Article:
Today I have an interview for you all that I did with Chris Everheart!
Thanks again, Chris!
1. What or who inspires you to write?
I’m not sure. The way I think of it, I have consumed stories my whole life – TV, movies, books, magazines, in-person – that eventually I had just crammed so much in that something had to come out. When I look at the world and what’s going on around me, I tend to think in stories and add or embellish on what I see and hear. So writing – in order to tell stories – is sort of a compulsion. A healthy one, I hope!
2. Which character (in any of your books) would you say was the most interesting to create?
The character Larry in The Delphi Trilogy has been most interesting. His evolution from a sort of bit player in my concept of the Book I: The League of Delphi to such a major influence – and someone completely different than we originally saw him – in Book III: The Delphi Revelation has been fascinating to witness. I almost feel like he created himself through the writing of the series and I just wrote down what happened with him.
3. Where do you prefer to do your writing?
A great feature of the magical technology we have these days is that I can take almost my entire office anywhere – in the form of my laptop computer. I have a short attention span, little tolerance for routine, and a basic discomfort with being “too alone”. So it helps me a lot that I can work at home alone in my office then pick up and go to a coffee shop then sit in a hotel room when I’m traveling or go to the library. I feel like I can work just about anywhere and don’t have a general preference.
4. What three books would you recommend people to read?
Ancient: "The Tao Te Ching" – a short book that when sincerely and quietly contemplated can change the way one looks at the world.
Classic: “A Christmas Carol” by Charles Dickens has become my favorite book – and I’d say read it slowly and repeatedly and pay attention to all the themes that are touched on in the book. It’s not just a Christmas story. It’s an exploration of a wide range of supernatural and deeply human themes.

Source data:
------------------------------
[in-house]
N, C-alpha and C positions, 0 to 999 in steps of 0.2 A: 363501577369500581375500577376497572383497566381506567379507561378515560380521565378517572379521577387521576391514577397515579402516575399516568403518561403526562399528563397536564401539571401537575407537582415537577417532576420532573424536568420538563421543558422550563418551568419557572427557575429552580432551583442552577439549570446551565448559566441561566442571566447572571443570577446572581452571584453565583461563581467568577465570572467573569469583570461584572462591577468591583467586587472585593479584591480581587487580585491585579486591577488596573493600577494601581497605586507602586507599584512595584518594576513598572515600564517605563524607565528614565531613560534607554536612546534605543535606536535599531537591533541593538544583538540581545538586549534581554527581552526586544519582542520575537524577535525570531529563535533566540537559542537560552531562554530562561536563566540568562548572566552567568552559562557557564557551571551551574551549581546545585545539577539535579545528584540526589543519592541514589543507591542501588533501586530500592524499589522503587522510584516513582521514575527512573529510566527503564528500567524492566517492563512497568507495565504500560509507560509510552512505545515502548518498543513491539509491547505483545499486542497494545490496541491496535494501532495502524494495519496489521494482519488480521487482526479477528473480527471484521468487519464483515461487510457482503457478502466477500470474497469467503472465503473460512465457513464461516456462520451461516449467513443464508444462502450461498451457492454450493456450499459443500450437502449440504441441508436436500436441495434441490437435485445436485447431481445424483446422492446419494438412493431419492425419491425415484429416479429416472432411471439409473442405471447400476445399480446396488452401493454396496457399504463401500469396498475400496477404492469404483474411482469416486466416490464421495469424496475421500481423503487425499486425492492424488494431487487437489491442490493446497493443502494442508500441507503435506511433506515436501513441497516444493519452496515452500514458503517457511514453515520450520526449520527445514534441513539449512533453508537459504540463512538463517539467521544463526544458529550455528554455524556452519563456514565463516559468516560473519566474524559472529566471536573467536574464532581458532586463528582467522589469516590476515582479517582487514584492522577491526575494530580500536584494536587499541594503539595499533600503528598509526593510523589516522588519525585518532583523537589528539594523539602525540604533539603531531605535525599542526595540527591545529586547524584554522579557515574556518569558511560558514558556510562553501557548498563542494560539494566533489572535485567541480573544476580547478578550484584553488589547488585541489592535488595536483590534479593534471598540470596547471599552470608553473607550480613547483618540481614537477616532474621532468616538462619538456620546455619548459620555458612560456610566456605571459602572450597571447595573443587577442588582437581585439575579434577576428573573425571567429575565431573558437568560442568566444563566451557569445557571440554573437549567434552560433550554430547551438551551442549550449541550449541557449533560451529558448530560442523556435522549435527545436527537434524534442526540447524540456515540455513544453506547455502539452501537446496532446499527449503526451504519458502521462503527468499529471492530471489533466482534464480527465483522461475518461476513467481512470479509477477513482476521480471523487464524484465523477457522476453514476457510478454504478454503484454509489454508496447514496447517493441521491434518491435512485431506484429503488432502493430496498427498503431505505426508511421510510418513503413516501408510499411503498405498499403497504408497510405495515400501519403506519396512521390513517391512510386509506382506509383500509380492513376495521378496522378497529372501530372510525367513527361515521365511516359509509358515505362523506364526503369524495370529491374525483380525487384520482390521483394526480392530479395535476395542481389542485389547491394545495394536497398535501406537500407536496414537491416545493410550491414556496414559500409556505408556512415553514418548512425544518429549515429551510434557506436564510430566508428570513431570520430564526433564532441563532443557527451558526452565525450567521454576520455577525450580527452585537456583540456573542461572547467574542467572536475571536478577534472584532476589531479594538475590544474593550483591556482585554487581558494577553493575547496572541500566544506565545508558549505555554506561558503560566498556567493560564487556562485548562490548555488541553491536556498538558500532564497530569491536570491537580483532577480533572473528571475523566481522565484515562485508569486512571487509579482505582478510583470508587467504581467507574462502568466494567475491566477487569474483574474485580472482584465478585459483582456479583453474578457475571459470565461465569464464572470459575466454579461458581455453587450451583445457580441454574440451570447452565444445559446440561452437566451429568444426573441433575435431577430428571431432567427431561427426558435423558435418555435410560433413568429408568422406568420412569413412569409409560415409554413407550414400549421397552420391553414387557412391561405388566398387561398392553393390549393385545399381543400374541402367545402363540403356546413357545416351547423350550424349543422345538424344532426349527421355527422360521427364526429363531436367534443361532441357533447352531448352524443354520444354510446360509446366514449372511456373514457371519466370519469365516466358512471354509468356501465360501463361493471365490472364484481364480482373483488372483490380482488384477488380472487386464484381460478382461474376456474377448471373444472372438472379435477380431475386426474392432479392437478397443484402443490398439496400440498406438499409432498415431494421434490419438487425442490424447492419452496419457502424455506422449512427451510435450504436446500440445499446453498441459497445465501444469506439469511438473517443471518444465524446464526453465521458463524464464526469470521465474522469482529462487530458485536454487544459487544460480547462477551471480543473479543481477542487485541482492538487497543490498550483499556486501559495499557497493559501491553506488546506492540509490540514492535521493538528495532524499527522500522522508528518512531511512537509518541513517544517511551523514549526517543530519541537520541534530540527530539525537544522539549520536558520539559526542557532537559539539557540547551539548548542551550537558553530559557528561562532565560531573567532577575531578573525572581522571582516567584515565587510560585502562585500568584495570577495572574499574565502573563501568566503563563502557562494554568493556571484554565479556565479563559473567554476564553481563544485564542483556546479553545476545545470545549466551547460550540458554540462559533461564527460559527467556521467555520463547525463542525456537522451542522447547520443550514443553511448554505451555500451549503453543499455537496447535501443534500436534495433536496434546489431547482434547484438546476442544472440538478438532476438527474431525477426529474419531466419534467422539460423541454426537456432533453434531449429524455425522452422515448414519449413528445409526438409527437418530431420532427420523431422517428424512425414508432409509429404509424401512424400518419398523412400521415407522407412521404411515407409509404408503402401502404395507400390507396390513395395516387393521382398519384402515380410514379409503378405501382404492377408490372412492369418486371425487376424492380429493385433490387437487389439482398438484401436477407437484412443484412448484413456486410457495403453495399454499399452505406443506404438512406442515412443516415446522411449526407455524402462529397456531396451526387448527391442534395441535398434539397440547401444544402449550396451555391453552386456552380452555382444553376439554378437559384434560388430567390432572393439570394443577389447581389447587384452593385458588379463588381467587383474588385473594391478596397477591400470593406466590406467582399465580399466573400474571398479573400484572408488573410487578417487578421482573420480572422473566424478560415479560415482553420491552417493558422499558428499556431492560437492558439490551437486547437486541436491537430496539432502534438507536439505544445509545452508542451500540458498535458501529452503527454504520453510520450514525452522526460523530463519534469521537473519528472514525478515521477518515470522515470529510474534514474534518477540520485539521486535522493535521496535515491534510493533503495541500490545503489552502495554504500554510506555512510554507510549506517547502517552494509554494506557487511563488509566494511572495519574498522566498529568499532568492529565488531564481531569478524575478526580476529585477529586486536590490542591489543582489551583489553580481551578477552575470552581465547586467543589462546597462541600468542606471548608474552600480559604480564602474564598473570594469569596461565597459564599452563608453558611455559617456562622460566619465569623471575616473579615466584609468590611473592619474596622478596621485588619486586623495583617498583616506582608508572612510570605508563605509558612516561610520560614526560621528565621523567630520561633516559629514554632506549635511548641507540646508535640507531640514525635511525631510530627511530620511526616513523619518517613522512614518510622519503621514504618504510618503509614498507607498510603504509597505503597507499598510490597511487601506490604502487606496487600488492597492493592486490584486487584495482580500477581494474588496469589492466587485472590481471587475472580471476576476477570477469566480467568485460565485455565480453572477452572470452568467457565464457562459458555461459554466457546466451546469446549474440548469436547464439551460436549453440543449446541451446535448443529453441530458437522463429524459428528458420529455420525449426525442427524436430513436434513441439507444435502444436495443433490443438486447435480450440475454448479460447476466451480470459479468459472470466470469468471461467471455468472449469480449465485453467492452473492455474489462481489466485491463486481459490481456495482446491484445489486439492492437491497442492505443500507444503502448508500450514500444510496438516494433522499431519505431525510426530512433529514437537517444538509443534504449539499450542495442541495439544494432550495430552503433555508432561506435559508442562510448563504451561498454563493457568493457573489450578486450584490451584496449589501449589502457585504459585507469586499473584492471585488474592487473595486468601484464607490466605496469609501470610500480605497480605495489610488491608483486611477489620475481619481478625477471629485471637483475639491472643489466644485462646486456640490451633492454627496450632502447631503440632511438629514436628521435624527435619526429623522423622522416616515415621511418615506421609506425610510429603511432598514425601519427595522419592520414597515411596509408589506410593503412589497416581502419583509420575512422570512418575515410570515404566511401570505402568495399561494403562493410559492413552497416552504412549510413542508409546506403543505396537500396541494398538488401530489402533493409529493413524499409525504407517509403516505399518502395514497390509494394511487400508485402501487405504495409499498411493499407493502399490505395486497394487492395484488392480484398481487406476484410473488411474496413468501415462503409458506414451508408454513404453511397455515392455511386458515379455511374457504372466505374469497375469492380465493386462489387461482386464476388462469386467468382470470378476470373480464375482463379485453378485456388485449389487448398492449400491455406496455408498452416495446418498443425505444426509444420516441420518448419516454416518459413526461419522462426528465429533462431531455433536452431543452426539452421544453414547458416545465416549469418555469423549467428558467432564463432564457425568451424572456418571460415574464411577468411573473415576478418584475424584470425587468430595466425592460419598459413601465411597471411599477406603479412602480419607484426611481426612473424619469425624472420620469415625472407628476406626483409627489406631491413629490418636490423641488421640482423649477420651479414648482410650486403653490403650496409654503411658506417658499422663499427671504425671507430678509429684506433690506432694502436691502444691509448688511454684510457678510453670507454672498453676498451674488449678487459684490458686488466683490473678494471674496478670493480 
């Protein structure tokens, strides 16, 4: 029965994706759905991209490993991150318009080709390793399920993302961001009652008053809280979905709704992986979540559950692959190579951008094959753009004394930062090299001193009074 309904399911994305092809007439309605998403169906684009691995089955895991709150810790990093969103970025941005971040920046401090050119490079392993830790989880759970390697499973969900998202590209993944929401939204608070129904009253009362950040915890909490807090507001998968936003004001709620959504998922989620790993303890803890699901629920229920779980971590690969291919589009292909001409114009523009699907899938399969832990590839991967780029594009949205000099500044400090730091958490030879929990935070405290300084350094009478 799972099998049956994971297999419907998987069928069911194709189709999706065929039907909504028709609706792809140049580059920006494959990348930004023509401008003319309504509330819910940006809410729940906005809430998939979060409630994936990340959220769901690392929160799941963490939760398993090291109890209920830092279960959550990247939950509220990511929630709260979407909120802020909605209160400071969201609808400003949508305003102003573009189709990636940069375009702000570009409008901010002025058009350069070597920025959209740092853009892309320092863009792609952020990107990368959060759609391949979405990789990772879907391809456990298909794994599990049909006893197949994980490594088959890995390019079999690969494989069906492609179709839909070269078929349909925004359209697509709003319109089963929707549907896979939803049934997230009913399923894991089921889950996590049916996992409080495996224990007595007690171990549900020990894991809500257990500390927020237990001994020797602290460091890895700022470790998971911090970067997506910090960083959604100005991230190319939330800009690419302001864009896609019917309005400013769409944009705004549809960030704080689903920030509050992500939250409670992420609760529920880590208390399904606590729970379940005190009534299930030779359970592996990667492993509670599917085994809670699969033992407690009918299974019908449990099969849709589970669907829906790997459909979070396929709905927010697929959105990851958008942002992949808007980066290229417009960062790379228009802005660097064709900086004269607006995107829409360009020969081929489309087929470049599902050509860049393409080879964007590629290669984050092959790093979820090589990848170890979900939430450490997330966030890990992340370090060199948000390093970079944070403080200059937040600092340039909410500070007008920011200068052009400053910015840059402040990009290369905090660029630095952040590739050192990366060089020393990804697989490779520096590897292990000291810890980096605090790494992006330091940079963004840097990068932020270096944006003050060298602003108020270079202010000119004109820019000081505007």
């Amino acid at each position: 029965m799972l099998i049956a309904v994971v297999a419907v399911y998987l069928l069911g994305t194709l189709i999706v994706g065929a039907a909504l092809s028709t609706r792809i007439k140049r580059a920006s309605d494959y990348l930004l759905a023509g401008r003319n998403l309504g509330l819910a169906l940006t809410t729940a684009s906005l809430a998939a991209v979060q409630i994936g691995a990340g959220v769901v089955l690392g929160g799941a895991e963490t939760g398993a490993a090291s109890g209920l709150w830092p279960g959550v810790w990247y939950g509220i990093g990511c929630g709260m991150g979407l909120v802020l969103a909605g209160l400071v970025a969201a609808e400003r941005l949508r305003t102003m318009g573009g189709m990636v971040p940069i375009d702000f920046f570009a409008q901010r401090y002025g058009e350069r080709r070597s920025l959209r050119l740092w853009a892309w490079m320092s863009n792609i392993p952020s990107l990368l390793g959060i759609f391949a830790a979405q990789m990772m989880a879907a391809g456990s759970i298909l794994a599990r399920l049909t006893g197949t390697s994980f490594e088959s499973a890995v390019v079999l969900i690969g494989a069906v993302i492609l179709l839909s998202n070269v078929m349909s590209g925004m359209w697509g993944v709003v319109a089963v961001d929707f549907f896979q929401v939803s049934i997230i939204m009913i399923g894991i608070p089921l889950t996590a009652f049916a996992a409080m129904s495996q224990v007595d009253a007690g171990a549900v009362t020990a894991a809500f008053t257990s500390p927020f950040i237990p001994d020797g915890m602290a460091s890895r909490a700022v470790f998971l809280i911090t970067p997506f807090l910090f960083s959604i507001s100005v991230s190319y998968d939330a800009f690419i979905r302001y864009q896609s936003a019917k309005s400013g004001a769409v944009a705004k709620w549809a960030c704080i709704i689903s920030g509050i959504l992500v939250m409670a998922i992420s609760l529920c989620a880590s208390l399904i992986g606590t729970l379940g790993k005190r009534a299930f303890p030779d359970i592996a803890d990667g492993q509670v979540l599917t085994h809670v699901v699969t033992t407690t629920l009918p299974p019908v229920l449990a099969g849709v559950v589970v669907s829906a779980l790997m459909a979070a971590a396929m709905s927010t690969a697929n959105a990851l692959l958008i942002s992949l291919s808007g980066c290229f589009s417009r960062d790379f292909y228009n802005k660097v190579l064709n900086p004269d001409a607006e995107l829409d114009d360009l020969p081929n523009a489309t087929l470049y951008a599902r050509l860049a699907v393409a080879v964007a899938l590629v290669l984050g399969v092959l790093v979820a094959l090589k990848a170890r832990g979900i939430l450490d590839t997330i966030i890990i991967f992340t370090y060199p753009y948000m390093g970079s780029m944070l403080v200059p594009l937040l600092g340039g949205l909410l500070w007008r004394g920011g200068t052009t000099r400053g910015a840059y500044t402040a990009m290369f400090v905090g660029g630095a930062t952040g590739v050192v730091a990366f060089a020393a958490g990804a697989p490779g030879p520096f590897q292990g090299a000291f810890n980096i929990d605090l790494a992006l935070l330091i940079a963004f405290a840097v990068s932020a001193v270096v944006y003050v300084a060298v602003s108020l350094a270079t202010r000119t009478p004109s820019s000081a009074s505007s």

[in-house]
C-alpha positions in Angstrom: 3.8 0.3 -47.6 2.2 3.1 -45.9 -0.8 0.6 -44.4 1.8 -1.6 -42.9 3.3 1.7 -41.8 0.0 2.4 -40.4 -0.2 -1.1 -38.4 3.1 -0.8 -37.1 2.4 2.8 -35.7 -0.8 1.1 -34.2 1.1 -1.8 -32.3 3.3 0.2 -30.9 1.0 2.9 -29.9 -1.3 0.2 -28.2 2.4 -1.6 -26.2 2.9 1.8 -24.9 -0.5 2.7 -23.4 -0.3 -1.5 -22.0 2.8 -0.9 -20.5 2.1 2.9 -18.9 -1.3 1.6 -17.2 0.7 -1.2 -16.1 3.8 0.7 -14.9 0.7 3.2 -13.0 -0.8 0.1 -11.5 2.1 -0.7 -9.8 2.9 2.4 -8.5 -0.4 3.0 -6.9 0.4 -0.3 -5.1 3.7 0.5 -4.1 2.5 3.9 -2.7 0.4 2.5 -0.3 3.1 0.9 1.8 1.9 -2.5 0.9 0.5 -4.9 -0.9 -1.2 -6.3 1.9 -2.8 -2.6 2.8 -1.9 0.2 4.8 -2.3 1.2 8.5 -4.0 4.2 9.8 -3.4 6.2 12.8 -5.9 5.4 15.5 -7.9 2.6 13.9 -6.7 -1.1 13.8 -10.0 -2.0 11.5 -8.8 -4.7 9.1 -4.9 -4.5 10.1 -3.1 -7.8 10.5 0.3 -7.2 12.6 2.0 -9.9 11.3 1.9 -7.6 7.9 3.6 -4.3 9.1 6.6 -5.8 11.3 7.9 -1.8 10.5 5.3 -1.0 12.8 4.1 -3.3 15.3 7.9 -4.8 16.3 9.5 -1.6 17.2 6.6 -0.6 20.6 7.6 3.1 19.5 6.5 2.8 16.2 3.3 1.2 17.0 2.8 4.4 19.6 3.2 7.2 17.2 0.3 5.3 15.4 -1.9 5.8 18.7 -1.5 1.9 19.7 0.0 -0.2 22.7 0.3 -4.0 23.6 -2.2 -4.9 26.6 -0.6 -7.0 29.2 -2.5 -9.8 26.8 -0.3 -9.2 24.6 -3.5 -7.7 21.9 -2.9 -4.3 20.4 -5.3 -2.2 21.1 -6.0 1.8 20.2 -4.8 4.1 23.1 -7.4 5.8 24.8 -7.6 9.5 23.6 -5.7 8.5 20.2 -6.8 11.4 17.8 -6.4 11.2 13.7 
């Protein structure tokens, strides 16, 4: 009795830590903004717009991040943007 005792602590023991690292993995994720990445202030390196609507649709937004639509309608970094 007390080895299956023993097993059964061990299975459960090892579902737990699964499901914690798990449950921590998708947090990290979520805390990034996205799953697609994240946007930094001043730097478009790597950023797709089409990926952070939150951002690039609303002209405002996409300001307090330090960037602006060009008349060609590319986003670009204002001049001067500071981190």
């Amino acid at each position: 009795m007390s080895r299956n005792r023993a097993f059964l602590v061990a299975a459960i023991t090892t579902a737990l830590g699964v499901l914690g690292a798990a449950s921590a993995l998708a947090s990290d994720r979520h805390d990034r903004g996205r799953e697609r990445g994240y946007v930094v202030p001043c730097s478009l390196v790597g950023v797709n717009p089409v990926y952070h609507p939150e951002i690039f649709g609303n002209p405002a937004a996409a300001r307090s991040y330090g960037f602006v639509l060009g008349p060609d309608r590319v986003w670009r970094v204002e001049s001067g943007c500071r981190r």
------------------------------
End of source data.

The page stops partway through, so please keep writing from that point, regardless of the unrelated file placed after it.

Modern: “Loving What Is” by Byron Katie. An gentle exploration of how we think and a simple way to challenge every thought in a way that can transform one’s life.
5. If you could have any superpower at all, what would it be?
In his memoir “Born Standing Up”, Steve Martin relates a rhetorical question asked by one of his comedy-writer friends regarding the classic crime fighter character "The Shadow":
“If you had the power of invisibility, what would you do … fight crime?”
6. How would you describe yourself in three words?
Try anything – once.
7. Anything else you'd like to share?
I write books for young readers because I connect so well with the challenges and pains of growing up. So basically I’m writing stories to my younger self. As a childhood underachiever, I want kids at least to learn how to read and comprehend and be excited about learning – if not about getting good grades. My ability to read and understand and explore through books (as well as through personal experience) is responsible for most of my personal development. No matter how bad things seem, we have the power to remake our lives – and the wisdom and information to do that can be found in books.
About the Author:
Chris Everheart is an award-winning author of more than twenty books and short stories for middle-graders, young adults, and adults and an award-winning filmmaker. A lifelong reluctant reader, TV junkie, and movie lover, Chris infuses the pacing and thrills of visual storytelling into all his stories. When not writing he can be found hiking in the mountains near home, watching television, or learning about history, science, and archeology. He's a Minnesota native living in East Tennessee with his family.
Check out my review of his book Seti's Charm here!